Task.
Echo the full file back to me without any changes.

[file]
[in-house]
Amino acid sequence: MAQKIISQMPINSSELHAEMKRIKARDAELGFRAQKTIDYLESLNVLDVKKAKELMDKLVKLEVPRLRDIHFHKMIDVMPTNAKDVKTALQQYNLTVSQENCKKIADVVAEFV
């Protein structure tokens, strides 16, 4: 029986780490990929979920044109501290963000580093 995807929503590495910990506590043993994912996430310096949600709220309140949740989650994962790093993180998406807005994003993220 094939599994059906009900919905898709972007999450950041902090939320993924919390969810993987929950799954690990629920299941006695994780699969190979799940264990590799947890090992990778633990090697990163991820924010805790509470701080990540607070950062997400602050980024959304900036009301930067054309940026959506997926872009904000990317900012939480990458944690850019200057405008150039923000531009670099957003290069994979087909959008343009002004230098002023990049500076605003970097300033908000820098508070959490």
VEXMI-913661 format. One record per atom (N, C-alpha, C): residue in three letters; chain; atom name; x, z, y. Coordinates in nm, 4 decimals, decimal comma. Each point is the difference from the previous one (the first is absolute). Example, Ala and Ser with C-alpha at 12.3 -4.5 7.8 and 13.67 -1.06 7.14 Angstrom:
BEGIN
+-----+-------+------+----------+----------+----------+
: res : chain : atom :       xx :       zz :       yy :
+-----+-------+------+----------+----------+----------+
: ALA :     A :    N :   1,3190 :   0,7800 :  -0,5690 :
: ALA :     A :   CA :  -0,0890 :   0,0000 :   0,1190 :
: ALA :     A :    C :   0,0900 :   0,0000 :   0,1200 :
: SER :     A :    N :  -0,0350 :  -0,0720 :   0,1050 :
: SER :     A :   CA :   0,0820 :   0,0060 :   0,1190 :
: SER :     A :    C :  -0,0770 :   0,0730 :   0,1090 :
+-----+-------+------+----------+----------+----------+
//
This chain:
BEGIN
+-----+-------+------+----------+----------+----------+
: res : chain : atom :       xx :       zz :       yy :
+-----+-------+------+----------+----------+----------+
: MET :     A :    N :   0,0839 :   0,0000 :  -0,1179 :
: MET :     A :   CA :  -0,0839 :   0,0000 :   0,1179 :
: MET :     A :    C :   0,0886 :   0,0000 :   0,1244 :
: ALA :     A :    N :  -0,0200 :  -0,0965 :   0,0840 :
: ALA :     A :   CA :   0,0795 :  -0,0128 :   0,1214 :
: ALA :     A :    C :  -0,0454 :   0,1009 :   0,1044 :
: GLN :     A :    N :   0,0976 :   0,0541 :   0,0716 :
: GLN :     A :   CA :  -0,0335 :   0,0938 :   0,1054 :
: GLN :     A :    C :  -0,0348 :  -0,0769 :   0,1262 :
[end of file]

[in-house]
Amino acid sequence: MAQKIISQMPINSSELHAEMKRIKARDAELGFRAQKTIDYLESLNVLDVKKAKELMDKLVKLEVPRLRDIHFHKMIDVMPTNAKDVKTALQQYNLTVSQENCKKIADVVAEFV
């Protein structure tokens, strides 16, 4: 029986780490990929979920044109501290963000580093 995807929503590495910990506590043993994912996430310096949600709220309140949740989650994962790093993180998406807005994003993220 094939599994059906009900919905898709972007999450950041902090939320993924919390969810993987929950799954690990629920299941006695994780699969190979799940264990590799947890090992990778633990090697990163991820924010805790509470701080990540607070950062997400602050980024959304900036009301930067054309940026959506997926872009904000990317900012939480990458944690850019200057405008150039923000531009670099957003290069994979087909959008343009002004230098002023990049500076605003970097300033908000820098508070959490």
VEXMI-913661 format. One record per atom (N, C-alpha, C): residue in three letters; chain; atom name; x, z, y. Coordinates in nm, 4 decimals, decimal comma. Each point is the difference from the previous one (the first is absolute). Example, Ala and Ser with C-alpha at 12.3 -4.5 7.8 and 13.67 -1.06 7.14 Angstrom:
BEGIN
+-----+-------+------+----------+----------+----------+
: res : chain : atom :       xx :       zz :       yy :
+-----+-------+------+----------+----------+----------+
: ALA :     A :    N :   1,3190 :   0,7800 :  -0,5690 :
: ALA :     A :   CA :  -0,0890 :   0,0000 :   0,1190 :
: ALA :     A :    C :   0,0900 :   0,0000 :   0,1200 :
: SER :     A :    N :  -0,0350 :  -0,0720 :   0,1050 :
: SER :     A :   CA :   0,0820 :   0,0060 :   0,1190 :
: SER :     A :    C :  -0,0770 :   0,0730 :   0,1090 :
+-----+-------+------+----------+----------+----------+
//
This chain:
BEGIN
+-----+-------+------+----------+----------+----------+
: res : chain : atom :       xx :       zz :       yy :
+-----+-------+------+----------+----------+----------+
: MET :     A :    N :   0,0839 :   0,0000 :  -0,1179 :
: MET :     A :   CA :  -0,0839 :   0,0000 :   0,1179 :
: MET :     A :    C :   0,0886 :   0,0000 :   0,1244 :
: ALA :     A :    N :  -0,0200 :  -0,0965 :   0,0840 :
: ALA :     A :   CA :   0,0795 :  -0,0128 :   0,1214 :
: ALA :     A :    C :  -0,0454 :   0,1009 :   0,1044 :
: GLN :     A :    N :   0,0976 :   0,0541 :   0,0716 :
: GLN :     A :   CA :  -0,0335 :   0,0938 :   0,1054 :
: GLN :     A :    C :  -0,0348 :  -0,0769 :   0,1262 :